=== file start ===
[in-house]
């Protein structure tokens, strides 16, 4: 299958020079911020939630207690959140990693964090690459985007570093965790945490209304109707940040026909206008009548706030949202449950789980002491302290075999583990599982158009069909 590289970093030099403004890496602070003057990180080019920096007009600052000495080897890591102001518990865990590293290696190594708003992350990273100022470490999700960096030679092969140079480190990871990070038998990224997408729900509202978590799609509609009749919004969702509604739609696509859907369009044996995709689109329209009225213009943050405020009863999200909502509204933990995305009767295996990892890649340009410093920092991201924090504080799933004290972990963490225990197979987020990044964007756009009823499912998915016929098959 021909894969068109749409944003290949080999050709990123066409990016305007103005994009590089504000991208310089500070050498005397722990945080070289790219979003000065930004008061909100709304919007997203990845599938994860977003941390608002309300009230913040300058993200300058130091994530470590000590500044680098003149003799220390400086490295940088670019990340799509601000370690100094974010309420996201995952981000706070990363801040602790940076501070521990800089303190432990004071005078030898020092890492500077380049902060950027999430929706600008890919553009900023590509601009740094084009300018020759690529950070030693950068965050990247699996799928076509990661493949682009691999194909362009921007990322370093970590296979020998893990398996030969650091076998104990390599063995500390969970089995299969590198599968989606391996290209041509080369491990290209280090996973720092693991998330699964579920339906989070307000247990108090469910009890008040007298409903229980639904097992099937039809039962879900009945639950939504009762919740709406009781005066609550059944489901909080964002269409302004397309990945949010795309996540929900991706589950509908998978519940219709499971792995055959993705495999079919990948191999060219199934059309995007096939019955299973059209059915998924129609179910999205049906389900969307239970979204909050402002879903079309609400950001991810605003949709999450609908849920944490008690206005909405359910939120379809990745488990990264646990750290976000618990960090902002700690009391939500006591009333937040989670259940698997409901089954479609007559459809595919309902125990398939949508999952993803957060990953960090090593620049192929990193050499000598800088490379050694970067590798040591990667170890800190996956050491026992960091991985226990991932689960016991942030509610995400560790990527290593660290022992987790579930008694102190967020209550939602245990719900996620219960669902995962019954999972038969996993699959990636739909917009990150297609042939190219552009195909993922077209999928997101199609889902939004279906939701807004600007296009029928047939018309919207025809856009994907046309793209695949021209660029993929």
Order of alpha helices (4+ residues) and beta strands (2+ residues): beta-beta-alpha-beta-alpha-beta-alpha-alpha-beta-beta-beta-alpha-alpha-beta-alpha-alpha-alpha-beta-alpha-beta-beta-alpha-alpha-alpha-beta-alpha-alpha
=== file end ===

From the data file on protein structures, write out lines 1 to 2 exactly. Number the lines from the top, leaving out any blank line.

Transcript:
[in-house]
């Protein structure tokens, strides 16, 4: 299958020079911020939630207690959140990693964090690459985007570093965790945490209304109707940040026909206008009548706030949202449950789980002491302290075999583990599982158009069909 590289970093030099403004890496602070003057990180080019920096007009600052000495080897890591102001518990865990590293290696190594708003992350990273100022470490999700960096030679092969140079480190990871990070038998990224997408729900509202978590799609509609009749919004969702509604739609696509859907369009044996995709689109329209009225213009943050405020009863999200909502509204933990995305009767295996990892890649340009410093920092991201924090504080799933004290972990963490225990197979987020990044964007756009009823499912998915016929098959 021909894969068109749409944003290949080999050709990123066409990016305007103005994009590089504000991208310089500070050498005397722990945080070289790219979003000065930004008061909100709304919007997203990845599938994860977003941390608002309300009230913040300058993200300058130091994530470590000590500044680098003149003799220390400086490295940088670019990340799509601000370690100094974010309420996201995952981000706070990363801040602790940076501070521990800089303190432990004071005078030898020092890492500077380049902060950027999430929706600008890919553009900023590509601009740094084009300018020759690529950070030693950068965050990247699996799928076509990661493949682009691999194909362009921007990322370093970590296979020998893990398996030969650091076998104990390599063995500390969970089995299969590198599968989606391996290209041509080369491990290209280090996973720092693991998330699964579920339906989070307000247990108090469910009890008040007298409903229980639904097992099937039809039962879900009945639950939504009762919740709406009781005066609550059944489901909080964002269409302004397309990945949010795309996540929900991706589950509908998978519940219709499971792995055959993705495999079919990948191999060219199934059309995007096939019955299973059209059915998924129609179910999205049906389900969307239970979204909050402002879903079309609400950001991810605003949709999450609908849920944490008690206005909405359910939120379809990745488990990264646990750290976000618990960090902002700690009391939500006591009333937040989670259940698997409901089954479609007559459809595919309902125990398939949508999952993803957060990953960090090593620049192929990193050499000598800088490379050694970067590798040591990667170890800190996956050491026992960091991985226990991932689960016991942030509610995400560790990527290593660290022992987790579930008694102190967020209550939602245990719900996620219960669902995962019954999972038969996993699959990636739909917009990150297609042939190219552009195909993922077209999928997101199609889902939004279906939701807004600007296009029928047939018309919207025809856009994907046309793209695949021209660029993929």